4. Click “Add course” to add a new course. For the course name, use the full name of the course on and append “from Mijingo” at the end. E.g. “Up and Running with SVG from Mijingo”. Leave the course number blank. Lastly, associate it with the position you have or had while taking the course.

Once you’ve added courses that you’ve successfully completed, save your additions and then review your profile to ensure everything looks correct.

Saving Changes with Git Stash

by Ryan Irelan

In the Basics of Git course, I was in the middle of making some changes to the homepage of our sample site when a another change request came in. I needed to quickly save–or stash away–my changes and then apply them back to the repository later, after my other work was complete.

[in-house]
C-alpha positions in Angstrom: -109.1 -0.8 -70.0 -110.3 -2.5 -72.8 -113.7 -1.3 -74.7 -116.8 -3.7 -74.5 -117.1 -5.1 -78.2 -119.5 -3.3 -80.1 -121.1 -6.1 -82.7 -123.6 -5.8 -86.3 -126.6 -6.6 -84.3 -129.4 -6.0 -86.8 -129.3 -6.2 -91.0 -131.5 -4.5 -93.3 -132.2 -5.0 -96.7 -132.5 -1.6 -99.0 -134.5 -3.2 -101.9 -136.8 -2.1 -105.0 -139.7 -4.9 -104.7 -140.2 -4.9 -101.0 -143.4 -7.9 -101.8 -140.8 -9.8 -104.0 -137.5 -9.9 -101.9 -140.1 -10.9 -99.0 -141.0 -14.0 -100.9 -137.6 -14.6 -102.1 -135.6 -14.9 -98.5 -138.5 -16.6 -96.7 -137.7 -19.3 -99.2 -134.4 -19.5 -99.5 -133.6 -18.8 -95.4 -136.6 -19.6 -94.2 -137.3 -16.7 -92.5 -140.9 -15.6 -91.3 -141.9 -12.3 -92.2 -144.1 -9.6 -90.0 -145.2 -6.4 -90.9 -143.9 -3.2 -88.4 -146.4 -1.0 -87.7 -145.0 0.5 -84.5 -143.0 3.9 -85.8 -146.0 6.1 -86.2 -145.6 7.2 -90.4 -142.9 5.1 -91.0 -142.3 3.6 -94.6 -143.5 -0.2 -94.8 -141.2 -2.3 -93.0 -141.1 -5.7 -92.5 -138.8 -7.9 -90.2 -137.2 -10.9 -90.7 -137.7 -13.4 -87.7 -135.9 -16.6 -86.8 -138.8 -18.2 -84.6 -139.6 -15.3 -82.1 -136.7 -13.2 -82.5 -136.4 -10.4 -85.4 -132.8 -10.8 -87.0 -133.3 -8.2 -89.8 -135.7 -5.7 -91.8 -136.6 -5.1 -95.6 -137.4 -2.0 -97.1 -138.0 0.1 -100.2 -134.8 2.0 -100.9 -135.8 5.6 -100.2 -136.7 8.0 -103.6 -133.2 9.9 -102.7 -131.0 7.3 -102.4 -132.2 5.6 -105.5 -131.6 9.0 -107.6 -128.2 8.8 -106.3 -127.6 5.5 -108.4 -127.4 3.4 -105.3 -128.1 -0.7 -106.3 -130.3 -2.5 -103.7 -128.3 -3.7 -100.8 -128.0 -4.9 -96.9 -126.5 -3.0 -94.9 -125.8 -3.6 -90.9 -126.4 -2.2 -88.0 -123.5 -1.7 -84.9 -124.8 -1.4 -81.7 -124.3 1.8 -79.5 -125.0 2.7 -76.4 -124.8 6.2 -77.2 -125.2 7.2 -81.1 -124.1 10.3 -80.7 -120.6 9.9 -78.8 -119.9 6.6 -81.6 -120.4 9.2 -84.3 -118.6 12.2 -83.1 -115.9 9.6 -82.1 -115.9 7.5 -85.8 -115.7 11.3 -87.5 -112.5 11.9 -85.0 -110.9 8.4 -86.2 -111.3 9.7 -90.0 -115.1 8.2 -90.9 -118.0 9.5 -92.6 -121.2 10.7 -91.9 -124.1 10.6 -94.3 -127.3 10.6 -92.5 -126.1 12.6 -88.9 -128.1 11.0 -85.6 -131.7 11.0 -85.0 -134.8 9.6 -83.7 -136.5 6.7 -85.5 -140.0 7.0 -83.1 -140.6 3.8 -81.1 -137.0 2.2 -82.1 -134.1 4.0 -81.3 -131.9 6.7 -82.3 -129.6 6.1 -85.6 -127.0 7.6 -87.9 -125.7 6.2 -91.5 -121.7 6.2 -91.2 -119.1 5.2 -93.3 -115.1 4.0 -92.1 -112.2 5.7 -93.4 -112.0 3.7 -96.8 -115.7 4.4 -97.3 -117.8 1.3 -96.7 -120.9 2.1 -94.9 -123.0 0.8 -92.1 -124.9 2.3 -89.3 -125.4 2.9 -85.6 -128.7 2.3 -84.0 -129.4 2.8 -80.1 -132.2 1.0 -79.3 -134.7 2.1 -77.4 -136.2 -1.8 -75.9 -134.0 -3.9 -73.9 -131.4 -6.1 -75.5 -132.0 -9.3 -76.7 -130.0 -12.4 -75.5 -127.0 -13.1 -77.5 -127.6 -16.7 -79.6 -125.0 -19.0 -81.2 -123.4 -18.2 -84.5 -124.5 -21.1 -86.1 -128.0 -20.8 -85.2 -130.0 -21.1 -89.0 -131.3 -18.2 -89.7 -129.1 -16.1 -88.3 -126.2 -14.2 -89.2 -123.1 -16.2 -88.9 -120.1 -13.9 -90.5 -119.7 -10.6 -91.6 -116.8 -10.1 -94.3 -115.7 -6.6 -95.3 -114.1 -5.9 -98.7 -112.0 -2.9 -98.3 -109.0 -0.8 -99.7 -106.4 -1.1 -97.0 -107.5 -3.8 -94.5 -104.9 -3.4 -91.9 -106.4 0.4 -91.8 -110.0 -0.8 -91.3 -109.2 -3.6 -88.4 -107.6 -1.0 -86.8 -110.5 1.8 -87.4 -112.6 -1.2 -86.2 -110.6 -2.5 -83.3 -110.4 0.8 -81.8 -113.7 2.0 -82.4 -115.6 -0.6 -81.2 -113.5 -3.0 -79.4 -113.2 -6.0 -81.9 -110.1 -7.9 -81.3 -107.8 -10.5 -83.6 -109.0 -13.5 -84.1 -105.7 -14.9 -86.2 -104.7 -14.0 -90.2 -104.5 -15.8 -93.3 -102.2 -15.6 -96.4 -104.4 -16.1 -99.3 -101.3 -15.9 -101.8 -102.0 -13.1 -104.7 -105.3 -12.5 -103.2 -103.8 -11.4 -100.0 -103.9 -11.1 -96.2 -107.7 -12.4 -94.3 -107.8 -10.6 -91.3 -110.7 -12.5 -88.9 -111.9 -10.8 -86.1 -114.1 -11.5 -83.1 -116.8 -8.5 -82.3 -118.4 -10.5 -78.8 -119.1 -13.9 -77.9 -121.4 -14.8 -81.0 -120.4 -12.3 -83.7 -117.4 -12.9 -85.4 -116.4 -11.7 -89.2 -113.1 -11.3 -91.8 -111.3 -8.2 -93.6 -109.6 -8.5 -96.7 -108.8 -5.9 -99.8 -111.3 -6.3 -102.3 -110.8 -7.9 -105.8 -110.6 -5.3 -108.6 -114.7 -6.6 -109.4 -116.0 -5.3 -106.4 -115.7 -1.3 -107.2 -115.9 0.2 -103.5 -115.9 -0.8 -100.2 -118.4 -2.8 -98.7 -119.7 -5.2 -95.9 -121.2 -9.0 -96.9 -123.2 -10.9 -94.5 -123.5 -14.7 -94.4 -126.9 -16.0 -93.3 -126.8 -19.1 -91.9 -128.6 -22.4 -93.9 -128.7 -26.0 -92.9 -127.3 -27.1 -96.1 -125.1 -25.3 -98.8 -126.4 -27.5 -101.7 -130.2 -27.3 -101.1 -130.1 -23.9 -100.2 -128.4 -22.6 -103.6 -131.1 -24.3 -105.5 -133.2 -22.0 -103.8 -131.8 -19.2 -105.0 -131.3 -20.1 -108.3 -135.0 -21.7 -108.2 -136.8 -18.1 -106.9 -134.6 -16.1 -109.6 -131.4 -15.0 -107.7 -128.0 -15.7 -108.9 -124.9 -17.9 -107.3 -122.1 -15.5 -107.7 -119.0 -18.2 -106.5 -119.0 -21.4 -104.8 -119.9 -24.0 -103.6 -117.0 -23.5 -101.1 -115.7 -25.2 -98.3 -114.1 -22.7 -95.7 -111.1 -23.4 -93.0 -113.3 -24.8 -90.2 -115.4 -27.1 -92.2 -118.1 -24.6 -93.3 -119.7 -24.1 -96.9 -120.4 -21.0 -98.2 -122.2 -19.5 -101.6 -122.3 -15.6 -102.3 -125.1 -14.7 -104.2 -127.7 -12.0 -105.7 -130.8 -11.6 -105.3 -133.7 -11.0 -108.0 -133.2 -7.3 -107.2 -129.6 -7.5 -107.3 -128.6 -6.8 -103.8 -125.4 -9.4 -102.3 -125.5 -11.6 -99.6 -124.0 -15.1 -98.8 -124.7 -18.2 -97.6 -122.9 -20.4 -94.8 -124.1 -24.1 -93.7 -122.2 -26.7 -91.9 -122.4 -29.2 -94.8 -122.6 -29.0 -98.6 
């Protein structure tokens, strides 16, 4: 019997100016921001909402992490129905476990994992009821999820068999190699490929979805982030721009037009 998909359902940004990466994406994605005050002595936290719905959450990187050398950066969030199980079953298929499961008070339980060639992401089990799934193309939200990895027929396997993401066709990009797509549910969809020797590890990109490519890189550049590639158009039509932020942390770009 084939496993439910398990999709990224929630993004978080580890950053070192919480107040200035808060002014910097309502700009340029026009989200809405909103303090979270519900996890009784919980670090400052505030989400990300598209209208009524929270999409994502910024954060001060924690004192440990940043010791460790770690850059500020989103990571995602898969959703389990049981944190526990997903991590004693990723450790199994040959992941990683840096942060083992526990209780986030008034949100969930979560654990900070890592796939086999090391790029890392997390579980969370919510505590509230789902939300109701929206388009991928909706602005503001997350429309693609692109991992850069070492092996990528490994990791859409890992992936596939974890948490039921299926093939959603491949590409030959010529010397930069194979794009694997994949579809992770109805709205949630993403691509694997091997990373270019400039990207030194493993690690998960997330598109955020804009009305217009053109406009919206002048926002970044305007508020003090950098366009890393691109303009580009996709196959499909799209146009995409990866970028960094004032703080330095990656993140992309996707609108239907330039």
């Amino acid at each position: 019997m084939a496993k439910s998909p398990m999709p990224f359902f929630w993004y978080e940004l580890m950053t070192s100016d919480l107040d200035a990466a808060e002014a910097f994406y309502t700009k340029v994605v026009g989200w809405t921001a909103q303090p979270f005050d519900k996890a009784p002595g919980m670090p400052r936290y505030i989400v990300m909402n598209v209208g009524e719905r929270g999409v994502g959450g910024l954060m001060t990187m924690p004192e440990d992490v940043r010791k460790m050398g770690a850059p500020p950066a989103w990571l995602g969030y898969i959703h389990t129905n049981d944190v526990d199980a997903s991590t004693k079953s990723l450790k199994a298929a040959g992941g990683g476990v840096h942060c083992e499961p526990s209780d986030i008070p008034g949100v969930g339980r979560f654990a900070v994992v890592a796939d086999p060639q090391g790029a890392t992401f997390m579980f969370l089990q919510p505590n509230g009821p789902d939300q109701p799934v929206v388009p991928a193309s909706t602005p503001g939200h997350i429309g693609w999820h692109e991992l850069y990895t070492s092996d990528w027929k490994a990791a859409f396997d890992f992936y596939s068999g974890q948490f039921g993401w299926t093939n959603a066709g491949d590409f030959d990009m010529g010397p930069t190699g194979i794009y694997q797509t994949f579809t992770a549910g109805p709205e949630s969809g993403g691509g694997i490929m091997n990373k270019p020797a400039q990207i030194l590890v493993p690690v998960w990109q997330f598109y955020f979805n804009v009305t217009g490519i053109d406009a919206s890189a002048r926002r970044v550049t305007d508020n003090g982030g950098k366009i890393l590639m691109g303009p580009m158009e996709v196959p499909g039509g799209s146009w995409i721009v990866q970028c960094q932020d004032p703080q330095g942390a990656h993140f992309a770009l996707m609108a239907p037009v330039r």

The easiest way to do this is with git-stash, a useful git command that allows you to store the modifications you’ve made in our working directory and go back to a clean working directory.

From the Git Manual (run git stash --help to see it on your own):

Use git stash when you want to record the current state of the working directory and the index, but want to go back to a clean working directory. The command saves your local modifications away and reverts the working directory to match the HEAD commit.

Git stash isn’t a replacement for smart use of branches (we don’t want to start a new feature in a main branch and then stash it away until you’re ready to apply it) but can be a life saver if we find ourselves needing to quickly shifting gears to another task, bug report, or request.

git stash list

Fire up a current project to try out git stash.

First, let’s check if we have any existing stashes.

git stash list